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Our team was stumped – we just couldn’t find a unique approach that wasn’t cliché or corny for a new proposal. I looked around the room and realized our team was homogenous in gender, race, and age. Luckily, we were in the midst of the hiring process and one of our top candidates was a young millennial from Bogotá, Colombia. After joining our team, she quickly contributed fresh and unique new approaches. We revamped the proposal that had us stuck and submitted it to the potential new client. To our surprise, we won the bid and our new hire quickly became the energy and voice of our proposal department!

It’s no shock that diversity in the workplace is a key advantage to success and profitability for numerous organizations. However, what does diversity and inclusion in the workplace mean exactly? What does the definition entail? How does equity play into the equation?

When speaking of “diversity and inclusion,” it refers to the integration of people with a variety of characteristics, whether it is an assortment of cultural backgrounds, gender, age, race, ethnicity, education and/or skills. It is all about including equity within corporations. Equity refers to being fair and impartial.

In the global business climate of 2019, businesses that lack diversity in their management and workforce are at a higher risk of failing to reach their goals. If you believe your organization is missing diverse synergy, consider these 6 benefits of including more on your team.

  1. Faster problem solving: Harvard Business Review found that heterogeneous teams are capable of solving problems faster than homogenous teams due to the variety in perspectives and ideas. This means the solutions are found faster and hence, the problems are solved sooner.
  2. Reaching higher profits: In his book Intercultural Competence, Alex Matveev notes how diverse teams enhance performance, aid adjustment to new working environments and ultimately positively impact the organization’s bottom line over the long term.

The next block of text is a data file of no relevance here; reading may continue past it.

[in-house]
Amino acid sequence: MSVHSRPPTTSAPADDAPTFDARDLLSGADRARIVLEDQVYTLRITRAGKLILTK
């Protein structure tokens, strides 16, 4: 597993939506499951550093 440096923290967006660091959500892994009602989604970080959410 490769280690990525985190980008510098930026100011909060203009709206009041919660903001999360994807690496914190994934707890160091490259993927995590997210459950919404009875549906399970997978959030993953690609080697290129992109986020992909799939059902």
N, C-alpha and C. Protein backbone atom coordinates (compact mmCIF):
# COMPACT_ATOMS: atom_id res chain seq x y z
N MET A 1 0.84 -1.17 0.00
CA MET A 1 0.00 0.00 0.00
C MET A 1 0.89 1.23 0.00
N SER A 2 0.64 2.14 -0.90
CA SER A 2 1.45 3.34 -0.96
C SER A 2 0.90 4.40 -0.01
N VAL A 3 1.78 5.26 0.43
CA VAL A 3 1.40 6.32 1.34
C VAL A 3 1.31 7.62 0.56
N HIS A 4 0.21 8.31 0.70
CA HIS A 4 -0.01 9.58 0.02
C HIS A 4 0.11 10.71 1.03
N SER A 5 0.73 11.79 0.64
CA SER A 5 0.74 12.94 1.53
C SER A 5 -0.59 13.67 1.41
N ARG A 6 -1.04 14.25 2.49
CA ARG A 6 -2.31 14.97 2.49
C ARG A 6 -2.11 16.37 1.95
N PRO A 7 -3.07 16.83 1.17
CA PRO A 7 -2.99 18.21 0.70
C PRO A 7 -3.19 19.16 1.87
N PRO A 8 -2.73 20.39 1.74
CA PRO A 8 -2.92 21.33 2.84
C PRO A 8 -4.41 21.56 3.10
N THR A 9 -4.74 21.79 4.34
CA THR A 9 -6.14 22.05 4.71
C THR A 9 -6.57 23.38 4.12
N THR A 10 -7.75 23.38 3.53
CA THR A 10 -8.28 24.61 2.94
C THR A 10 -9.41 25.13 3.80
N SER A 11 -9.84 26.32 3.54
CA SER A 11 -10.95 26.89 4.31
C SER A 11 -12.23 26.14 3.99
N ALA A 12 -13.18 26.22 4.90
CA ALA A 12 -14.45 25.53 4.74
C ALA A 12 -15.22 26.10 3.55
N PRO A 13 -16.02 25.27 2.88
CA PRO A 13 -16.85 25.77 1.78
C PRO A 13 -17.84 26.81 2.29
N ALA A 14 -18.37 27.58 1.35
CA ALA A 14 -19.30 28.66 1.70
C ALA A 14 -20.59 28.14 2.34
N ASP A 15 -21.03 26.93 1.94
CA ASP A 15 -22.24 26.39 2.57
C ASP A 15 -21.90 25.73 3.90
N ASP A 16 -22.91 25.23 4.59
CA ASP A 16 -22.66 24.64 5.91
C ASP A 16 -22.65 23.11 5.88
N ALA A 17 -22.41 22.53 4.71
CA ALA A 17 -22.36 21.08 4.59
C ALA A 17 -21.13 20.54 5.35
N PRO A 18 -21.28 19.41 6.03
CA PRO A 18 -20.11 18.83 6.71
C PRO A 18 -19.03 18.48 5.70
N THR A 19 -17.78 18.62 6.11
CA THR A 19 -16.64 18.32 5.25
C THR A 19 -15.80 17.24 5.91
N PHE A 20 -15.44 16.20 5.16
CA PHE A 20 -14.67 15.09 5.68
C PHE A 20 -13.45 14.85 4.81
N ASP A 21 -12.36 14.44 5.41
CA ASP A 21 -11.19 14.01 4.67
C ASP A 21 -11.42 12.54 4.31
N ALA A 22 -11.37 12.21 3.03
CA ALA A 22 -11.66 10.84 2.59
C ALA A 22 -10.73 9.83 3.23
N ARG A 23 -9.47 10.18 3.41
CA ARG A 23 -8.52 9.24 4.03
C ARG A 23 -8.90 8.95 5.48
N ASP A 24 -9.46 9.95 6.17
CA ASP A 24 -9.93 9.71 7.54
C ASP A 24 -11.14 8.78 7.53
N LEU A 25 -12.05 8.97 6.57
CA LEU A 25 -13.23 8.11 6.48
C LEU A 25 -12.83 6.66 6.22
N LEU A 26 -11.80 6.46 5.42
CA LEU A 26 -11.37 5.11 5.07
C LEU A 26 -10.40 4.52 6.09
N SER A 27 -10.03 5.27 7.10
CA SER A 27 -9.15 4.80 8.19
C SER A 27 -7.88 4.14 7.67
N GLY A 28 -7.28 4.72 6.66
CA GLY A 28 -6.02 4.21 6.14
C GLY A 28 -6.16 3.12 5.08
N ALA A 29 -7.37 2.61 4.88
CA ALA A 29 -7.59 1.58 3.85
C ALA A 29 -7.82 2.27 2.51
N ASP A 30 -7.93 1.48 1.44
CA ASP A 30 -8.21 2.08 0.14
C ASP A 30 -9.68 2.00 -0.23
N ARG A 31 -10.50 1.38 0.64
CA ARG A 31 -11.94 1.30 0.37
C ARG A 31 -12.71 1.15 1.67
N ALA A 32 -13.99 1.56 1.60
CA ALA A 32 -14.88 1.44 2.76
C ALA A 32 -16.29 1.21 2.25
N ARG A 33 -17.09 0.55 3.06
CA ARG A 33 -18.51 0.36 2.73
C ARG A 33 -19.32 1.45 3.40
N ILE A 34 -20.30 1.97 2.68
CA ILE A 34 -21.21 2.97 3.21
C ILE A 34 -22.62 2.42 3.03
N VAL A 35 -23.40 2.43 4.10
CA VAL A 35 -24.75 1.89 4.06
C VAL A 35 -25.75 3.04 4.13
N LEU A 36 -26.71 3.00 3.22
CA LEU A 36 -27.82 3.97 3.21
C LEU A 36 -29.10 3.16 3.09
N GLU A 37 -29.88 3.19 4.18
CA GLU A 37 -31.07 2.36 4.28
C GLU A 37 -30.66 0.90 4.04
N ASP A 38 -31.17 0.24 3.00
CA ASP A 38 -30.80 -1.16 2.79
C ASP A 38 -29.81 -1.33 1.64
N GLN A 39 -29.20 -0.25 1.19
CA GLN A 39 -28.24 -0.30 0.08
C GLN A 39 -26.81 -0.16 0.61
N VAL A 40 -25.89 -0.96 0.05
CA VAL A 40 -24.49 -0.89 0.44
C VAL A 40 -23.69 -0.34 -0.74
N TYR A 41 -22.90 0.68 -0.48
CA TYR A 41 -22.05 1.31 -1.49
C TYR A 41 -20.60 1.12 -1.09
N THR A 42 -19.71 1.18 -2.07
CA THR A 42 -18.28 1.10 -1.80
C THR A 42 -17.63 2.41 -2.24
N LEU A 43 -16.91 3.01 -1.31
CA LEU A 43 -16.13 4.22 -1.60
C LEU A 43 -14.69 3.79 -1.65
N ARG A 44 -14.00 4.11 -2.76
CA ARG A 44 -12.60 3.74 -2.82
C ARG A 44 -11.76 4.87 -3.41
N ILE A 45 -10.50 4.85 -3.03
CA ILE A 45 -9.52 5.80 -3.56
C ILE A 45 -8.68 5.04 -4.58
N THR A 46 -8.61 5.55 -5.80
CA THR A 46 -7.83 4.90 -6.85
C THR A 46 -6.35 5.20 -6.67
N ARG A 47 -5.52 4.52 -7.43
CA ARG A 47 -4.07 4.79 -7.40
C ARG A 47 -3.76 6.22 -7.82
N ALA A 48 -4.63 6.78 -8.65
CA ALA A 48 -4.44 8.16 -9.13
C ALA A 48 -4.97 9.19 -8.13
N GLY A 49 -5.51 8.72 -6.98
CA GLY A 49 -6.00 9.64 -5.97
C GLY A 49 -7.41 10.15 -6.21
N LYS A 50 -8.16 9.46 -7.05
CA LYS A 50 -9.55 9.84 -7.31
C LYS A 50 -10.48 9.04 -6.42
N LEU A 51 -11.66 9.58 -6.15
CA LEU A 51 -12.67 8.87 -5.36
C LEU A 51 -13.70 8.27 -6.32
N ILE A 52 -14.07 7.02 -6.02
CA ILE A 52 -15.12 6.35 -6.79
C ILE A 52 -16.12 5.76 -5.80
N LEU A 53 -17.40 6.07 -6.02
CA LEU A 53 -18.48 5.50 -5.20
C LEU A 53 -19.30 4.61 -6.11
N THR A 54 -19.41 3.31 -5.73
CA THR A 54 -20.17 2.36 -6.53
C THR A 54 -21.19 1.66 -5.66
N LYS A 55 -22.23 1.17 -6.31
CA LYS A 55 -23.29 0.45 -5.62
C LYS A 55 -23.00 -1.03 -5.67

3. Creative ideas: Coming from different parts of the world means having a variety of experiences and situations. Being exposed to these spark innovative ideas and solutions.
  4. Different points of view: Having a team of people with different characteristics, talents and skills is extremely beneficial when planning and tackling a business problem. Sometimes listening to different perspectives is helpful when looking to think outside the box for solutions.
  5. Outperforming competitors in the market: According to a McKinsey study, more ethnic and racial diversity within the company result in a 35% increase in their financial return compared to companies that don’t.
  6. Engagement within the company: Employee engagement and overall satisfaction are two direct results of a more diverse and inclusive working environment. Employees feel more included and accepted which leads to a work environment with better synergy and positive results.

The ultimate goal when having and running a business is to have an empowered, motivated, passionate and hardworking team of individuals that make great things happen. To have such synergy, working to have a more diverse team is a foundational step to success. We were fortunate to add this millennial talent to our team. What success have you achieved with your DE&I initiatives?


Sharon Schweitzer, J.D., is a cross-cultural trainer, attorney, modern manners expert, and the founder of Access to Culture. In addition to her accreditation in intercultural management from the HOFSTEDE Centre and the Intercultural Communication Institute, she serves as a Chinese Ceremonial Dining Etiquette Specialist in the documentary series Confucius was a Foodie, on Nat Geo People. She is the resident etiquette expert on two popular lifestyle shows: ABC Tampa Bay’s Morning Blend and CBS Austin’s We Are Austin. She is regularly quoted by BBC Capital, Investor’s Business Daily, and Fortune. Her Amazon #1 Best Selling book in International Business, Access to Asia: Your Multicultural Business Guide (Wiley 2015), now in its third printing, was named to Kirkus Reviews’ Best Books of 2015. She’s a winner of the British Airways International Trade Award at the 2016 Greater Austin Business Awards and the 2017 New York City Big Book Award for Multicultural Nonfiction.

Sophie Echeverry is the Corporate Marketing Manager and Event Coordinator at Access to Culture. Born and raised in Colombia, she’s a 2018 graduate with a B.B.A. in International Business and Marketing from Hult International Business School in San Francisco, CA. Sophie has co-written more than 30 blogs since graduation. She’s a passionate foodie, and an avid e-scooter rider. Follow her foodie Instagram account or Connect with her on LinkedIn.